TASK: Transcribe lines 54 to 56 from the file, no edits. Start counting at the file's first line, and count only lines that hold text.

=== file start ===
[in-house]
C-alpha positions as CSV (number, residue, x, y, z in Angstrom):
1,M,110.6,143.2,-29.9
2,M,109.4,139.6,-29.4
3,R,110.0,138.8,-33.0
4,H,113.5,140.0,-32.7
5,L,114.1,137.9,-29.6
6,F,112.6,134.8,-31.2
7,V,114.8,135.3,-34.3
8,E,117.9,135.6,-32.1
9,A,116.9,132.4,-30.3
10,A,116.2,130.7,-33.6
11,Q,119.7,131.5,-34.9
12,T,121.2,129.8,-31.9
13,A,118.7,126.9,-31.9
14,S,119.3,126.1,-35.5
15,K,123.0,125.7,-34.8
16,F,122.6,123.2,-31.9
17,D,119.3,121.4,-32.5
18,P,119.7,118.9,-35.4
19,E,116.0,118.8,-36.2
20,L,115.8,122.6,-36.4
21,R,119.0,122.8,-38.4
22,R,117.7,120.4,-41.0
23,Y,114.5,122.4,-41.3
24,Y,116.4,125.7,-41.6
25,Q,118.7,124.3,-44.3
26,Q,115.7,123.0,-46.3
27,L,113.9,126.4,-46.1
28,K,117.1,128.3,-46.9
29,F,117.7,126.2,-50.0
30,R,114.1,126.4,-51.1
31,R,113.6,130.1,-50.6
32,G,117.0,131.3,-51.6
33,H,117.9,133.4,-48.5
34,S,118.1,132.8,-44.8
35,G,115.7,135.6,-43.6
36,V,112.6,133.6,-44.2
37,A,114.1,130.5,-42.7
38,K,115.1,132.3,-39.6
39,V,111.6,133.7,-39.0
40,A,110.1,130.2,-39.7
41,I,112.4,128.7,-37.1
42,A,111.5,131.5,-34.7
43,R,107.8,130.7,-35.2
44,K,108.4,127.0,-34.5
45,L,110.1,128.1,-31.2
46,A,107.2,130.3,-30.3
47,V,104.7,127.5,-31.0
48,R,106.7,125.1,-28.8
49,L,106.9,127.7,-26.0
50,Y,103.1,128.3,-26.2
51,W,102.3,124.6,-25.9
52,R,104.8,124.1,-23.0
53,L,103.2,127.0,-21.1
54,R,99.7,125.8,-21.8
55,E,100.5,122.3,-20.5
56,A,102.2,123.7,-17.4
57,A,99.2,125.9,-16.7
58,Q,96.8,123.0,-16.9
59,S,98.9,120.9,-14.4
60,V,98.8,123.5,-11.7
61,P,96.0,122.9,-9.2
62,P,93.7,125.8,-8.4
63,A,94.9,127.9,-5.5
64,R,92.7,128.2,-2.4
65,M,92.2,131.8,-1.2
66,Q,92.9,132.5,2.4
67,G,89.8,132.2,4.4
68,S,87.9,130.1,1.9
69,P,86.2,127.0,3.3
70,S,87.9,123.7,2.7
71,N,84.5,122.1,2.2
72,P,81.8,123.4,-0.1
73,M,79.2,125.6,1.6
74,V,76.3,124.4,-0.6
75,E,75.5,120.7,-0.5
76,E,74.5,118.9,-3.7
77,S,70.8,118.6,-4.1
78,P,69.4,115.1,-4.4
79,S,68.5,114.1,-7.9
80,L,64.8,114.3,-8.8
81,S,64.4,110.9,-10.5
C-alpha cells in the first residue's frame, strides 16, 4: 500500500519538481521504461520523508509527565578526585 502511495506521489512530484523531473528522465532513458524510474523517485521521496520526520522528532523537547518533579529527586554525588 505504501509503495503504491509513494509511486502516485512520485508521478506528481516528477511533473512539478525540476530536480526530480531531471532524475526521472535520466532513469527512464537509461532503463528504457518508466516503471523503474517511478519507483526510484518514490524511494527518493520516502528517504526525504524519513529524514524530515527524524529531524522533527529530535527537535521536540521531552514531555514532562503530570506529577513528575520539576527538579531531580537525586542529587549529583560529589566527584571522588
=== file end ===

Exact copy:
52,R,104.8,124.1,-23.0
53,L,103.2,127.0,-21.1
54,R,99.7,125.8,-21.8